Extra! Extra! Updates to 6 Popular Posts

Fundraising news is dynamic. It’s constantly changing. So, I thought I’d look back on some of my more popular posts of the past several months and provide you with important updates to some of those stories.

“Cheating Death”

About a year ago, I outlined my personal battle with a very rare form of cancer: Appendicial Carcinoma with Pseudomyxoma Peritonei. While my recovery following last year’s 14-hour surgery has been good, I hit a bump in the road last week when a post-surgery complication sent me to the hospital for the week. That’s why I haven’t posted and haven’t engaged much on social media.

The good news is that my problem resolved naturally. Now, I’m working on regaining strength and the more than seven pounds I lost. As I return to “normal,” I’ll resume regular blogging and engagement.

I thank you for your patience and support.

“Update: Spelman College Returns Gift from Bill Cosby”

Spelman College terminated the William and Camille Olivia Hanks Cosby Endowed Professorship and returned the establishing donation to the Clara Dog Reads Newspaper by Steve Eng via FlickrElizabeth Jackson Carter Foundation, established by Camille Cosby. The move comes as the negative news surrounding Bill Cosby continues to mount.

Now, Central State University in Ohio has changed the name of the Camille O. & William H. Cosby Communications Center to the CSU Communications Center. The Cosbys had given the University a donation of $2 million to name the Center. It is unclear whether or not the University has returned the contribution. The University has failed to respond to my request for more information.

“Special Report: Hillary Clinton Wants to Limit Charitable Deduction, Could Cost Charities Billions”

As the US presidential campaign season heats up, some candidates have released their tax proposals. Hillary Clinton’s plan could cost the nonprofit sector billions of dollars in voluntary contributions each year. In an unscientific reader poll, 91.67 percent of respondents said they opposed Clinton’s proposal to reduce the charitable giving deduction.

Recently, Jeb Bush released his tax plan which preserves the deduction for charitable giving as it now stands. Donald Trump’s tax proposal also preserves the charitable giving deduction.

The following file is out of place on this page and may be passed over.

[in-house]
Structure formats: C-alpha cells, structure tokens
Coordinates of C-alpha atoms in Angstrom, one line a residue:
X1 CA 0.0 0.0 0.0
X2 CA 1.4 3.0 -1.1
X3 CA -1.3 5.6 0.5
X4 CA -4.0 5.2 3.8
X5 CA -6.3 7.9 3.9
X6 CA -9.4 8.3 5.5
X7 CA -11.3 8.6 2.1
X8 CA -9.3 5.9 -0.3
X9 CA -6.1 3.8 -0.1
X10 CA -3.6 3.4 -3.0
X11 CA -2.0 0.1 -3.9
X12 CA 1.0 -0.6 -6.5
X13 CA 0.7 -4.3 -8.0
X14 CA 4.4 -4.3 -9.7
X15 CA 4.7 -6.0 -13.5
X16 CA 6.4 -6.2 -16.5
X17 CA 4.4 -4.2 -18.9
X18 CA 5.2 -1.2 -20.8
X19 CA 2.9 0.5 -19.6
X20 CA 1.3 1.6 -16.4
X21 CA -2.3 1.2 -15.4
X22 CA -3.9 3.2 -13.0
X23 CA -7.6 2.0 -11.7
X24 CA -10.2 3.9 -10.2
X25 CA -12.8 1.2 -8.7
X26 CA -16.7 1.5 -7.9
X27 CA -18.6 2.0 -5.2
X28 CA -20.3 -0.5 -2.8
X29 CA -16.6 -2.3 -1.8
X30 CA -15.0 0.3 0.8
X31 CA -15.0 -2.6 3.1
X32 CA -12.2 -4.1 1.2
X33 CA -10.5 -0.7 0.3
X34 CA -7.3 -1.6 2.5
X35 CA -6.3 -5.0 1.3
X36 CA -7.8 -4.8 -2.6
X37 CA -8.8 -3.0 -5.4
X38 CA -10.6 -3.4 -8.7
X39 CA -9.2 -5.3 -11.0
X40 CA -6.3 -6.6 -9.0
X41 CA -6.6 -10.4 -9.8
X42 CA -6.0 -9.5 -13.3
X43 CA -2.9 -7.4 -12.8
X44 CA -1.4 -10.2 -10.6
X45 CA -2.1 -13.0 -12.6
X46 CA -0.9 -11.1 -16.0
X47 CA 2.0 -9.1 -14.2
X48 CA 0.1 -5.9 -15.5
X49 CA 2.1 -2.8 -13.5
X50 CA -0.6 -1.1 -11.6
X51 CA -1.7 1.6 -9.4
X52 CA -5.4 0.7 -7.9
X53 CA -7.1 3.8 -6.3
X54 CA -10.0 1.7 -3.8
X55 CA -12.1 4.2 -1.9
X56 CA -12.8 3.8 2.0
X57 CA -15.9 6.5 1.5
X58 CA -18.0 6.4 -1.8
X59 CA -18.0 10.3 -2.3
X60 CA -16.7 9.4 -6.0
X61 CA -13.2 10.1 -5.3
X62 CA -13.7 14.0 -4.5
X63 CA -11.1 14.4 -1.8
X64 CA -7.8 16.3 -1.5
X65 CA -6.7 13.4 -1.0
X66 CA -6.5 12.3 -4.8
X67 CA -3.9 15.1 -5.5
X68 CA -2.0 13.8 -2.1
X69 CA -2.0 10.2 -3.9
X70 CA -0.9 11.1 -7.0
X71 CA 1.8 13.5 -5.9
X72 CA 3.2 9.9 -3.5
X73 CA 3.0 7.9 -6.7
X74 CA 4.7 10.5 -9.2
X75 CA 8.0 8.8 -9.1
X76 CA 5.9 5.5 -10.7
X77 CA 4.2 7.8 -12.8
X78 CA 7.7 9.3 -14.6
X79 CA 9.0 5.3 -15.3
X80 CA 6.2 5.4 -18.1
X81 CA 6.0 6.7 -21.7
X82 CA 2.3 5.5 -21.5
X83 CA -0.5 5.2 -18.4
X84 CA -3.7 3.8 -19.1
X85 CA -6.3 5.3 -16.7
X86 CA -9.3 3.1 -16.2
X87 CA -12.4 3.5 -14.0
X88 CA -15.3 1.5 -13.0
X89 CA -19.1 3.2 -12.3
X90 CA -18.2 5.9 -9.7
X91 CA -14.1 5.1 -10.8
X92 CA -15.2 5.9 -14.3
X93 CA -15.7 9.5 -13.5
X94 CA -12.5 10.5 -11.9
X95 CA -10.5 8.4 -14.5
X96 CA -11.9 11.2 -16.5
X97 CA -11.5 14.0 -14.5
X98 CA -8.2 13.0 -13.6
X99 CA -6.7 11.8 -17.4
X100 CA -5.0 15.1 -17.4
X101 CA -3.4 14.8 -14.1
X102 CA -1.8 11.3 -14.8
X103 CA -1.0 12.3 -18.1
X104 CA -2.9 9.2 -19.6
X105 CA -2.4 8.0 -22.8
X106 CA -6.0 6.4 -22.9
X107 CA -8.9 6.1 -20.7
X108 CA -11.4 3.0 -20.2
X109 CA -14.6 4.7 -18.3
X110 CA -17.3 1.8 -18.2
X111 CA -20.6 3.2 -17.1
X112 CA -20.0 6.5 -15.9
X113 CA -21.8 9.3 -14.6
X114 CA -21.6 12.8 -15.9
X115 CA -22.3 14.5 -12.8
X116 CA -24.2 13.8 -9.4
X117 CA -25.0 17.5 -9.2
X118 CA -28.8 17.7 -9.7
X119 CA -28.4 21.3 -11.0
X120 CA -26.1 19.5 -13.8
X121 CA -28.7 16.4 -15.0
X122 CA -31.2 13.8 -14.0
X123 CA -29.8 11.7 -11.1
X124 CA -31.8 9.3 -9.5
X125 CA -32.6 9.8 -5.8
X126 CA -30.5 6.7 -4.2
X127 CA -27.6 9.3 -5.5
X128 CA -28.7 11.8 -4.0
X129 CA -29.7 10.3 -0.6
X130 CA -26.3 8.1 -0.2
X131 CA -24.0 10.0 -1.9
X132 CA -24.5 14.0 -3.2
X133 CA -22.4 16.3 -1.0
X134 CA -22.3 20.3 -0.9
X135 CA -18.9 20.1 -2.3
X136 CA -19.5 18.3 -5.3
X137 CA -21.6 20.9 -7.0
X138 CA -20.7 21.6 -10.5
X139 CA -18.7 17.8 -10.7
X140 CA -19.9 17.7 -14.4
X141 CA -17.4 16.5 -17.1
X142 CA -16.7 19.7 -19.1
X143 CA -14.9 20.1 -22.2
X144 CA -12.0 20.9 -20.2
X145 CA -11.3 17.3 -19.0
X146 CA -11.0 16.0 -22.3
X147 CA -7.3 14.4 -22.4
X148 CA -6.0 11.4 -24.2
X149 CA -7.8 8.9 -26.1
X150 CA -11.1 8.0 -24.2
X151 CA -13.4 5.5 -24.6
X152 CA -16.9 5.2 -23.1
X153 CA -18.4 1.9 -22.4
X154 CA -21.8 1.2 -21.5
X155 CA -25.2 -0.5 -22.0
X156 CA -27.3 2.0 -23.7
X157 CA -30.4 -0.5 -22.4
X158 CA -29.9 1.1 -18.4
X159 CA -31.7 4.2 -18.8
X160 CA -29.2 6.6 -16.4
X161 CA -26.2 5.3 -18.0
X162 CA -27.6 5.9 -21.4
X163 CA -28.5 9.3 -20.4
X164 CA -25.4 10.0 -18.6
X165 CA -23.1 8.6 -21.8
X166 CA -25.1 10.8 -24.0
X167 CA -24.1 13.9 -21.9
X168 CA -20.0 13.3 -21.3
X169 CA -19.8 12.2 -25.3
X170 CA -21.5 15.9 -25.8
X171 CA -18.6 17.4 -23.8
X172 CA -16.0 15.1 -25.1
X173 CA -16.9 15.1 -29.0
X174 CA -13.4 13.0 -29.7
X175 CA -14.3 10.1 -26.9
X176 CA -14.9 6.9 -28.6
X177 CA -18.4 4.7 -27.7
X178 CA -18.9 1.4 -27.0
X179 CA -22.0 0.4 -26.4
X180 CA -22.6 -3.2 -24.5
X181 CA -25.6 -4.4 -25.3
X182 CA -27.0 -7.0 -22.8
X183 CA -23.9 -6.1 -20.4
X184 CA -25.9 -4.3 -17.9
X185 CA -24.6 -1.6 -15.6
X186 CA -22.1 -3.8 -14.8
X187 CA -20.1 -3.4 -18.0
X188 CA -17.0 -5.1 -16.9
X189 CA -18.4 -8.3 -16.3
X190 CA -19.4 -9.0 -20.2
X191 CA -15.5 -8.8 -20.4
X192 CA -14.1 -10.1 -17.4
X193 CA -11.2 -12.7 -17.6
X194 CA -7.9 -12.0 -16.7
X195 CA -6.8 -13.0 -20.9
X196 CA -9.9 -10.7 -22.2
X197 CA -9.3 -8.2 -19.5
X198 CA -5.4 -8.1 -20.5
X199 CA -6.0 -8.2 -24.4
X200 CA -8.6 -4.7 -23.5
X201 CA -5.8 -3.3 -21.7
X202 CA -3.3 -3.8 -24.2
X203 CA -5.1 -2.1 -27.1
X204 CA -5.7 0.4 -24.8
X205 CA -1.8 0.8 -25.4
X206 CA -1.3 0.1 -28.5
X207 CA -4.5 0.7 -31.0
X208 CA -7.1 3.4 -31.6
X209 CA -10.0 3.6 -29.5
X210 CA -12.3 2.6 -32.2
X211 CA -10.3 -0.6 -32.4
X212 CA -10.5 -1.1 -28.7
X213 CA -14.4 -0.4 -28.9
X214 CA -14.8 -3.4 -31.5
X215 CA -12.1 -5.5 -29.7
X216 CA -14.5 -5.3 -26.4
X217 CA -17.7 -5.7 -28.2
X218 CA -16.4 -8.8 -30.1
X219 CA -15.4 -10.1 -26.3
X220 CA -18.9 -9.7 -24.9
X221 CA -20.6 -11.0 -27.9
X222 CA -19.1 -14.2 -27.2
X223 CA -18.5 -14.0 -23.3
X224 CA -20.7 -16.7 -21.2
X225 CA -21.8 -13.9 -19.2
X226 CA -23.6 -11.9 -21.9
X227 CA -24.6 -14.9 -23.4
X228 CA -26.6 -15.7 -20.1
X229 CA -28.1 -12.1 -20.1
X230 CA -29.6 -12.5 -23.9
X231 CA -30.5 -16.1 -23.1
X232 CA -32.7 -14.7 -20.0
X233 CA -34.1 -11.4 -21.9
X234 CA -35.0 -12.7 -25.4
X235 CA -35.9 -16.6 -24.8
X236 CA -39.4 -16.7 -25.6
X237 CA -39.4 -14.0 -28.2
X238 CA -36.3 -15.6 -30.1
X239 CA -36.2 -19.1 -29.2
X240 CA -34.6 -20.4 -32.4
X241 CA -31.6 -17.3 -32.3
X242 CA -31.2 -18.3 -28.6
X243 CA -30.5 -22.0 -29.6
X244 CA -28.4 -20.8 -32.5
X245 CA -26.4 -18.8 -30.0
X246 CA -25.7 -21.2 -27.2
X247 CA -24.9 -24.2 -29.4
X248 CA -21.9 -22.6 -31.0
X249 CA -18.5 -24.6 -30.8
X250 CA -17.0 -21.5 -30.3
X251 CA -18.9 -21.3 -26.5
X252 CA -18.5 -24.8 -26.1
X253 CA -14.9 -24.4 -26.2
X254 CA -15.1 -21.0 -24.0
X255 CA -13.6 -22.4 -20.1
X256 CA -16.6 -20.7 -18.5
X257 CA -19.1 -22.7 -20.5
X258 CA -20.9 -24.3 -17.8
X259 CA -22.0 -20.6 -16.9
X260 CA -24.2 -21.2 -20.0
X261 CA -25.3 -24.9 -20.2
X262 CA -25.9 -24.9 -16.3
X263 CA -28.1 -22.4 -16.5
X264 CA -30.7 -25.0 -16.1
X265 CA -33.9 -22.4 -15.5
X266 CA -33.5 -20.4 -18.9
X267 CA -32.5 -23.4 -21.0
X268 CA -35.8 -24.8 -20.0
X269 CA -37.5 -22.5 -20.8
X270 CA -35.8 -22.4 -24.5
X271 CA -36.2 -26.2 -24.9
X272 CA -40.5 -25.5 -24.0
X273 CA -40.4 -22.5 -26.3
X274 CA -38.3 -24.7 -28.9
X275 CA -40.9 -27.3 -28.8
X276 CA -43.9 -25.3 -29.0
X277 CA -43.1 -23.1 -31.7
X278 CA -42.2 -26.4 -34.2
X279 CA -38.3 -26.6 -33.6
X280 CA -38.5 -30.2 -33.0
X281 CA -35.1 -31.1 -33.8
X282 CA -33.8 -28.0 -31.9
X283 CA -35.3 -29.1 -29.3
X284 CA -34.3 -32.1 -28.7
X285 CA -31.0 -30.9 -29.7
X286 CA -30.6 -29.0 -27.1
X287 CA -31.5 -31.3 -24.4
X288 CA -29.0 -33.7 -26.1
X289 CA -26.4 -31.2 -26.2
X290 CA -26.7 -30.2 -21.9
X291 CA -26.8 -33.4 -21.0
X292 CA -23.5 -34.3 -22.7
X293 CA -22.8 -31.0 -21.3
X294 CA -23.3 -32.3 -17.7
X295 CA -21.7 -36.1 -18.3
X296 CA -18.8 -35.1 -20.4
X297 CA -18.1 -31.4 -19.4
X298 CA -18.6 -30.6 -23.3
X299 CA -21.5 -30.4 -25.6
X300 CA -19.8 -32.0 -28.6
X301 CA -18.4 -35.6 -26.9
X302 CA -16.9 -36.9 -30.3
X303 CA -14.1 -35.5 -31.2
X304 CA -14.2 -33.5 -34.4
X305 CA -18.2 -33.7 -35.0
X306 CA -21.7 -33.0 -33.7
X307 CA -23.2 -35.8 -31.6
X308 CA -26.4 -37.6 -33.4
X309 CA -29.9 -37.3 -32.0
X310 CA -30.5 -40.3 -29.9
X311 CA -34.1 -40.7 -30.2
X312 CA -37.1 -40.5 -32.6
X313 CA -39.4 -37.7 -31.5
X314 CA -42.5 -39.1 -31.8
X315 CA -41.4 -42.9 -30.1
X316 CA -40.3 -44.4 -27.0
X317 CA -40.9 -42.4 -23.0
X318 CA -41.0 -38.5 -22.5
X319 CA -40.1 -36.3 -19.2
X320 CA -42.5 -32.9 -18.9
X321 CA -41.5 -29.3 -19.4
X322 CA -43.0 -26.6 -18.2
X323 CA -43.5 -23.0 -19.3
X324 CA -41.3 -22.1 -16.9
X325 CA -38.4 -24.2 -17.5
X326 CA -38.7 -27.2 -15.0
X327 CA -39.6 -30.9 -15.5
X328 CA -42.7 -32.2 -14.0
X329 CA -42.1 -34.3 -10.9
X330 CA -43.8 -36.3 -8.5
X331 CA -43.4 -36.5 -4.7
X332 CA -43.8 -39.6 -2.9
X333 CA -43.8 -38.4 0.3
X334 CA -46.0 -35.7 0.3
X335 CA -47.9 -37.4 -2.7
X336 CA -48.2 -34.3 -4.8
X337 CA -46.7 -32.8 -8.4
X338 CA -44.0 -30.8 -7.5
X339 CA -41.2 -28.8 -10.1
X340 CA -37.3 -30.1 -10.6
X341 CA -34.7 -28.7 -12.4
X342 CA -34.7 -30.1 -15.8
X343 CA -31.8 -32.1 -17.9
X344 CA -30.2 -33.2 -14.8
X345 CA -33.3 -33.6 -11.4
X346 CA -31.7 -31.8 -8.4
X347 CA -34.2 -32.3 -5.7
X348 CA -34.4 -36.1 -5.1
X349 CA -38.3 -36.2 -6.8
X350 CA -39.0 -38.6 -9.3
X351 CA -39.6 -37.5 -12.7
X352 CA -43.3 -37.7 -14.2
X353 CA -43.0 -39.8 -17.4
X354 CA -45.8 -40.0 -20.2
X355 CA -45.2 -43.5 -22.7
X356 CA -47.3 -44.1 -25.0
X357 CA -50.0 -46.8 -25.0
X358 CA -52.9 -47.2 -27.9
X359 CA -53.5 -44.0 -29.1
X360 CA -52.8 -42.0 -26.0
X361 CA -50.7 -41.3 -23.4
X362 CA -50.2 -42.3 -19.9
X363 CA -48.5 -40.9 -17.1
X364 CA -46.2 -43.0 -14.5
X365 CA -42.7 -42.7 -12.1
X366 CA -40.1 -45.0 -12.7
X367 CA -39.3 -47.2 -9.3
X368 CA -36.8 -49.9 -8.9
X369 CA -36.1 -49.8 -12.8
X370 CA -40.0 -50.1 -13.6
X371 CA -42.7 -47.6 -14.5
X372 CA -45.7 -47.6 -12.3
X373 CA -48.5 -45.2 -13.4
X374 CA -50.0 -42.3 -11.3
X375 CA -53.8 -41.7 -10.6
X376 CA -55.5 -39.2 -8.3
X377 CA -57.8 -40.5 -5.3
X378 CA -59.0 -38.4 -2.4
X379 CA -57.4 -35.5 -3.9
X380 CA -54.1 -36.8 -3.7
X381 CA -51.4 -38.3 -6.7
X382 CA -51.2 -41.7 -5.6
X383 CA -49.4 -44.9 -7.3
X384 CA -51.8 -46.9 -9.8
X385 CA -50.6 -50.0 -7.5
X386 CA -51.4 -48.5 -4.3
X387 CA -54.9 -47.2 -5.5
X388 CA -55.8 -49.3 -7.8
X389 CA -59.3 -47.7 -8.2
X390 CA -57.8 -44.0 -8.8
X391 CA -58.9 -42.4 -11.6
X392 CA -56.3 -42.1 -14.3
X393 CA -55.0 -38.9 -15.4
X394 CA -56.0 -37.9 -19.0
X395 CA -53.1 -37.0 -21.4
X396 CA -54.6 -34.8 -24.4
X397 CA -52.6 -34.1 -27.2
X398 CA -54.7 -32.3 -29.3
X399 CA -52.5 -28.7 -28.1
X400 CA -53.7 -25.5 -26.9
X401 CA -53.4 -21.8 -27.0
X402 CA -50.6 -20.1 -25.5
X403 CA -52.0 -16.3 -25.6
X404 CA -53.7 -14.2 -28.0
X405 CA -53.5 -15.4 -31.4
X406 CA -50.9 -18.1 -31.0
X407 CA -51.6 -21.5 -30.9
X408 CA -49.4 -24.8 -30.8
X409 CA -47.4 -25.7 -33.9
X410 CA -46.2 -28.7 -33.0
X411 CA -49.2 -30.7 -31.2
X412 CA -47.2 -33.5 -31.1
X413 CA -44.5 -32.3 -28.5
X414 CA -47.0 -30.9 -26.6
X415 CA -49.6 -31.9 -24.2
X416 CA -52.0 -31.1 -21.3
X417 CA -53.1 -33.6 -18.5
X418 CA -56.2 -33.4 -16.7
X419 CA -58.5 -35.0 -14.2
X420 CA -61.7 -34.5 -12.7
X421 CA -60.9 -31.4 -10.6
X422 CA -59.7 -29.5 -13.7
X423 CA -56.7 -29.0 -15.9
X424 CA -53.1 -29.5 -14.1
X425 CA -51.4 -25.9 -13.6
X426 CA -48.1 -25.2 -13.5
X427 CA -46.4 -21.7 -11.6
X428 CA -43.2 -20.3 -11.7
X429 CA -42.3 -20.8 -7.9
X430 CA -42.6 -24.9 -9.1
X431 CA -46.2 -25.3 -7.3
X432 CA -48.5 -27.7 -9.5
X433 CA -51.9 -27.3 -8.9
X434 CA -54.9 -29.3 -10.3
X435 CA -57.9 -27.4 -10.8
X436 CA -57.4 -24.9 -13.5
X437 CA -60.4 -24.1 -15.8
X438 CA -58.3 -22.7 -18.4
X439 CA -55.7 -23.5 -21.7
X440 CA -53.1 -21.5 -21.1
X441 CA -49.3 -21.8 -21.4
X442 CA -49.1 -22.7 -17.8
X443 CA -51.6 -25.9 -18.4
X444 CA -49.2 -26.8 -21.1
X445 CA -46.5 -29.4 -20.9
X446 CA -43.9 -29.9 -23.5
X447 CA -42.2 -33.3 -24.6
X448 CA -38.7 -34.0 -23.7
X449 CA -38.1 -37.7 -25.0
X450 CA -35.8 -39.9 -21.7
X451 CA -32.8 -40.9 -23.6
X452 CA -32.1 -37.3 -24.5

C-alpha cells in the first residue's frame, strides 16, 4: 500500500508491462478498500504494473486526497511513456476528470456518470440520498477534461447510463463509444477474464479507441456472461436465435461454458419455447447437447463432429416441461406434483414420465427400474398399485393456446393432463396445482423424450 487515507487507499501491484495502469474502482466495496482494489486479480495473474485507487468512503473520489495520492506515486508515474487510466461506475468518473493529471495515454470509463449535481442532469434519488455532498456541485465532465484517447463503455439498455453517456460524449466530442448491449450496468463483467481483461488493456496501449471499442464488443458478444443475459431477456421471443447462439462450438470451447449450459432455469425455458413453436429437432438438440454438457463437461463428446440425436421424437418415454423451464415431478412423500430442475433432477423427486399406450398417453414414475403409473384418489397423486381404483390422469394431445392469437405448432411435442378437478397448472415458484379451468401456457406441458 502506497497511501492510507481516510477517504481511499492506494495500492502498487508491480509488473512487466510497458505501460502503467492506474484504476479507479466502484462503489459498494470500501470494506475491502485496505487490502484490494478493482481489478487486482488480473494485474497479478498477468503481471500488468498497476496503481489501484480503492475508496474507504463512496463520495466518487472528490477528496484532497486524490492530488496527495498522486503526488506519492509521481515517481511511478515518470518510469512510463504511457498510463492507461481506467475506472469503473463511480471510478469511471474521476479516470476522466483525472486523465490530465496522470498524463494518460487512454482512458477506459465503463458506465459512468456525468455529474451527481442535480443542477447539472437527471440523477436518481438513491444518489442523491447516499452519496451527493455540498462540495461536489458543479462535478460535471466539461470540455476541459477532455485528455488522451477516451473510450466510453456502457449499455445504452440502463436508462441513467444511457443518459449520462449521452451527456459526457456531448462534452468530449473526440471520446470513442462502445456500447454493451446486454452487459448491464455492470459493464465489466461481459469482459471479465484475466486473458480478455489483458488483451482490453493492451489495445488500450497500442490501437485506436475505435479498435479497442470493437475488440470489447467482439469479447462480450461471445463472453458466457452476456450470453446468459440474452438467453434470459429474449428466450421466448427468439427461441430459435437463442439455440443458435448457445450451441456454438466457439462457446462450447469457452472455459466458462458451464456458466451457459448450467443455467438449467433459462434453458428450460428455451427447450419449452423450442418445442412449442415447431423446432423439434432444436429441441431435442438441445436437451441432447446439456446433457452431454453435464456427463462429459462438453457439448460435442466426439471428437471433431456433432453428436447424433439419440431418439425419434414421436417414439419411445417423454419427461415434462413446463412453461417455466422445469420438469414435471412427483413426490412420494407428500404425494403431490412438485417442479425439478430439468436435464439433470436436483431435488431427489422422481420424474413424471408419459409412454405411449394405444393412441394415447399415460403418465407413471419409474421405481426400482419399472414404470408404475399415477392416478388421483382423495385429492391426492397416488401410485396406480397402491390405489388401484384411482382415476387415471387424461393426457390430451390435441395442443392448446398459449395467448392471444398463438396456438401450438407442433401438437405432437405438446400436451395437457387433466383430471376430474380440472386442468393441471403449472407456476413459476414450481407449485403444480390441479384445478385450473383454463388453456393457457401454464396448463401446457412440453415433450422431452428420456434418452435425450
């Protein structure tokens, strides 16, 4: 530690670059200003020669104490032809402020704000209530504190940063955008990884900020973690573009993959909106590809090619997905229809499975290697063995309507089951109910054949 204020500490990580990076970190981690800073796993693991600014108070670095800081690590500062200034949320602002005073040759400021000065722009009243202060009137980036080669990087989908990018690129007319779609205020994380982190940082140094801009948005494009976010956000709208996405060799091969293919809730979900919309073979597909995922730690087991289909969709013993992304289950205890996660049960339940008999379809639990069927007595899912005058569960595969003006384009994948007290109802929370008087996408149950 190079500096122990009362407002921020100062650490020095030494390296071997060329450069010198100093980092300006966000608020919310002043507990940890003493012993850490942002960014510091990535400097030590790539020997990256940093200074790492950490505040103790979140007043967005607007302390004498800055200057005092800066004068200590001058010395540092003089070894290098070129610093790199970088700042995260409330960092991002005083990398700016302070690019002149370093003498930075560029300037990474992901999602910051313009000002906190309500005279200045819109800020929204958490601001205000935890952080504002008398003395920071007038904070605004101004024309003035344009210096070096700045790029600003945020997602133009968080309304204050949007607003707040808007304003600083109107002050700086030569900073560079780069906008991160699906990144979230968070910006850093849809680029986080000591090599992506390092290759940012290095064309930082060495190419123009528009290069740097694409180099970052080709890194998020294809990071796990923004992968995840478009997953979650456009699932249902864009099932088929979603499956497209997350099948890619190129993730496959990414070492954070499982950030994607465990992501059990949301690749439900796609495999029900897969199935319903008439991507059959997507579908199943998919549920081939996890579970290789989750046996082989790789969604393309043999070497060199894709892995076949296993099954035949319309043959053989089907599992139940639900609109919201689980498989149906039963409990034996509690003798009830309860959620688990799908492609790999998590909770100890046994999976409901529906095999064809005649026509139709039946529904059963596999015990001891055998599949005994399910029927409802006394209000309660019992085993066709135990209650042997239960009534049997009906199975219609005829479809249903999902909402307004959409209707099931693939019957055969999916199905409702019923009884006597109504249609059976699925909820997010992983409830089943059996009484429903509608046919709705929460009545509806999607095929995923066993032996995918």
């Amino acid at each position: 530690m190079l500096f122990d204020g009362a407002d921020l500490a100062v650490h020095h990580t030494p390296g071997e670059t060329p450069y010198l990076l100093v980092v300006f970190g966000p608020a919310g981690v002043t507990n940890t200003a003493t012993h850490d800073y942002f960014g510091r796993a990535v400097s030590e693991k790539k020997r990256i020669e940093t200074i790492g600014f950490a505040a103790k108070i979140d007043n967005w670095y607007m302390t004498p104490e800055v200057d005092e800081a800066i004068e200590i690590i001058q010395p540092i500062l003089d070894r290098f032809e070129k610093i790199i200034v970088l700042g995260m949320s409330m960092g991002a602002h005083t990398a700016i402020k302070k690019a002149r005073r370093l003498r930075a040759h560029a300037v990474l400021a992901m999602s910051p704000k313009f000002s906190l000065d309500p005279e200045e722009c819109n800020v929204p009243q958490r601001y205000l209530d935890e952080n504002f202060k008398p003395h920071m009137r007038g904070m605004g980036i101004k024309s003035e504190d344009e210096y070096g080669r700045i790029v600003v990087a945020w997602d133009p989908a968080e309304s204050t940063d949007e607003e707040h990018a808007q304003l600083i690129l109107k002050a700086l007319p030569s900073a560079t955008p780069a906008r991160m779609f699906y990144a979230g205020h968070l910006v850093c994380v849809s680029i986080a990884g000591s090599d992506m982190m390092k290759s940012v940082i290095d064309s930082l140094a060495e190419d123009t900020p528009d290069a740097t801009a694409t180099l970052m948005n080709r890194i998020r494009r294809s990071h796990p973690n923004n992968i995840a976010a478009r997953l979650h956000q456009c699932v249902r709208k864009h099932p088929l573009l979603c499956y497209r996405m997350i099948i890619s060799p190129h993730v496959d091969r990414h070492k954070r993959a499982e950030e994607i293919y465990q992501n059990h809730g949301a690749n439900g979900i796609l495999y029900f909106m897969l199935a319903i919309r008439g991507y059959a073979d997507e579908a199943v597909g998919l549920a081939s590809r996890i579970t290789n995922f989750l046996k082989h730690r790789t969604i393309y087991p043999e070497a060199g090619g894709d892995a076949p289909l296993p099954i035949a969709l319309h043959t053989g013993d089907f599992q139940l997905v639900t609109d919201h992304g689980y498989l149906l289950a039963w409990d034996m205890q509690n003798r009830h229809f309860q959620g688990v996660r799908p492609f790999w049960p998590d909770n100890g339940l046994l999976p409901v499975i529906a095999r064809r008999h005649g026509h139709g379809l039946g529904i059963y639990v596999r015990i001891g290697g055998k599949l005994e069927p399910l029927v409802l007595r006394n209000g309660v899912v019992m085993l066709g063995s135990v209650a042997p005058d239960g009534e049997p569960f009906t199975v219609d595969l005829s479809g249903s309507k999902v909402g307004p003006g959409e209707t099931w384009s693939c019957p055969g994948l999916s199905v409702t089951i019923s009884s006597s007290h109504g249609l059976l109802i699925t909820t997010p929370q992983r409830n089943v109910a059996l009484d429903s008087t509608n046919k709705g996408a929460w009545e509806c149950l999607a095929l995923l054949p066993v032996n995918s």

When attempting to evaluate which tax proposals will be best for the nonprofit sector, we need to consider a number of factors:

  • Does the proposal preserve the tax deduction for charitable giving?
  • Will the proposal increase personal income?
  • Will the proposal help grow the economy?

The calculus is certainly complex. However, we do know that charitable giving incentives work, that people give more when their personal income is greater, and that charitable giving correlates closely to the growth (or decline) of Gross Domestic Product.

“Is the Facebook ‘Donate Now’ Button: Dumb or Helpful?”

Facebook recently launched a “Donate Now” call to action button. In an unscientific poll, I asked my readers, “Will your organization add a ‘Donate Now’ button to its Facebook page?” Here is how readers responded:

  • 88.24 percent said, “Yes, but we do not have high expectations for giving.”
  • 7.35 percent said, “No, we do not think it’s worthwhile.”
  • 4.41 percent said, “Yes, and we expect to generate many donations.”

The vast majority of respondents seem to believe that using the “Donate Now” button won’t hurt and could actually lead to some additional giving. However, most respondents do not have high hopes for the button.

“Do You Care If I Renew My CFRE? Vote Now.”

I have decided not to renew my CFRE. Once my renewal grace period expires, I will officially no longer be a Certified Fundraising Executive. However, I’ll continue to be the same ethical, effective fundraising professional I’ve always been.

“IRA Rollover Poised to Make a Comeback”

Okay, this one is admittedly not much of an update. However, since I continue to receive inquiries from readers about the status of the IRA Rollover, I’ll share what I know at this point. The IRA Rollover remains alive in Congress. The Senate seems to be in favor of a two-year extension while the House seems to prefer making the provision permanent. It remains to be seen which plan will prevail and whether or not President Barack Obama will sign the bill that the provision is ultimately attached to.

While I generally shy away from predicting what Congress will or won’t do, I’ll go out on a limb and suggest that Congress will likely reinstate the IRA Rollover provision, though action may come very late in the year as was the case last year. You should develop a plan now so you’ll be prepared if and when the IRA Rollover is given new life.

That’s what Michael Rosen says… What do you say?

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3 Responses to “Extra! Extra! Updates to 6 Popular Posts”

  1. So glad that you are feeling better.

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